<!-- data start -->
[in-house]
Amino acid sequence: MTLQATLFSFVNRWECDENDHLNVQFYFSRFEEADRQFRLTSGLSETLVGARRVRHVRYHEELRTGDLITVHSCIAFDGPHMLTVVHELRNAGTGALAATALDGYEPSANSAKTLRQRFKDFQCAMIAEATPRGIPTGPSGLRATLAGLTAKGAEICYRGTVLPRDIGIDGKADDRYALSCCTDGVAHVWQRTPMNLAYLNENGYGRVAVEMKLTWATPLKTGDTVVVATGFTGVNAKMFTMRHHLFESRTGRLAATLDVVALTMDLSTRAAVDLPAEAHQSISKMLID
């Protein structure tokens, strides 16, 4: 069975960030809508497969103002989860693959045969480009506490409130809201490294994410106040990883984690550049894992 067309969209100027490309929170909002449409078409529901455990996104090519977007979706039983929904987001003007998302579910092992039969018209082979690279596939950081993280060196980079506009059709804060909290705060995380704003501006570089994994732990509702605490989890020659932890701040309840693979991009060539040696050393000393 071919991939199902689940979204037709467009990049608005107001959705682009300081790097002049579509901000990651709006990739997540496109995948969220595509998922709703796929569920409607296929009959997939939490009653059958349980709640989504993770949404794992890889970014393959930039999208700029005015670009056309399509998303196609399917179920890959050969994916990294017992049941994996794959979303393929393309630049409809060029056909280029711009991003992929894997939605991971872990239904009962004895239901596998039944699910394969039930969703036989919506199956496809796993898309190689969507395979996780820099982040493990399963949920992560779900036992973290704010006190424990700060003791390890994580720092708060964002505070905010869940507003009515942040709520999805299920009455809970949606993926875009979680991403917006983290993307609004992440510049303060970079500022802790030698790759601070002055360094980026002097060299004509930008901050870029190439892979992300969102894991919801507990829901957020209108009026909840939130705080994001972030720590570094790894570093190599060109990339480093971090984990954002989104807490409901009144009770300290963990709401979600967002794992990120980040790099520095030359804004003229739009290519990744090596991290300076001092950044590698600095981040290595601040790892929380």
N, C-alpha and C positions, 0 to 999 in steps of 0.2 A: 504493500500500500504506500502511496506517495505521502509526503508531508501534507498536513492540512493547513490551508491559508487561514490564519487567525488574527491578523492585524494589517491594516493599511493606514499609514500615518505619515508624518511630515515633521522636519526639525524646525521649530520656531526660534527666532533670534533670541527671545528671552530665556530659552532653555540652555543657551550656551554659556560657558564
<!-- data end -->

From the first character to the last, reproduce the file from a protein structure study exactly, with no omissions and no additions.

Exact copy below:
[in-house]
Amino acid sequence: MTLQATLFSFVNRWECDENDHLNVQFYFSRFEEADRQFRLTSGLSETLVGARRVRHVRYHEELRTGDLITVHSCIAFDGPHMLTVVHELRNAGTGALAATALDGYEPSANSAKTLRQRFKDFQCAMIAEATPRGIPTGPSGLRATLAGLTAKGAEICYRGTVLPRDIGIDGKADDRYALSCCTDGVAHVWQRTPMNLAYLNENGYGRVAVEMKLTWATPLKTGDTVVVATGFTGVNAKMFTMRHHLFESRTGRLAATLDVVALTMDLSTRAAVDLPAEAHQSISKMLID
């Protein structure tokens, strides 16, 4: 069975960030809508497969103002989860693959045969480009506490409130809201490294994410106040990883984690550049894992 067309969209100027490309929170909002449409078409529901455990996104090519977007979706039983929904987001003007998302579910092992039969018209082979690279596939950081993280060196980079506009059709804060909290705060995380704003501006570089994994732990509702605490989890020659932890701040309840693979991009060539040696050393000393 071919991939199902689940979204037709467009990049608005107001959705682009300081790097002049579509901000990651709006990739997540496109995948969220595509998922709703796929569920409607296929009959997939939490009653059958349980709640989504993770949404794992890889970014393959930039999208700029005015670009056309399509998303196609399917179920890959050969994916990294017992049941994996794959979303393929393309630049409809060029056909280029711009991003992929894997939605991971872990239904009962004895239901596998039944699910394969039930969703036989919506199956496809796993898309190689969507395979996780820099982040493990399963949920992560779900036992973290704010006190424990700060003791390890994580720092708060964002505070905010869940507003009515942040709520999805299920009455809970949606993926875009979680991403917006983290993307609004992440510049303060970079500022802790030698790759601070002055360094980026002097060299004509930008901050870029190439892979992300969102894991919801507990829901957020209108009026909840939130705080994001972030720590570094790894570093190599060109990339480093971090984990954002989104807490409901009144009770300290963990709401979600967002794992990120980040790099520095030359804004003229739009290519990744090596991290300076001092950044590698600095981040290595601040790892929380």
N, C-alpha and C positions, 0 to 999 in steps of 0.2 A: 504493500500500500504506500502511496506517495505521502509526503508531508501534507498536513492540512493547513490551508491559508487561514490564519487567525488574527491578523492585524494589517491594516493599511493606514499609514500615518505619515508624518511630515515633521522636519526639525524646525521649530520656531526660534527666532533670534533670541527671545528671552530665556530659552532653555540652555543657551550656551554659556560657558564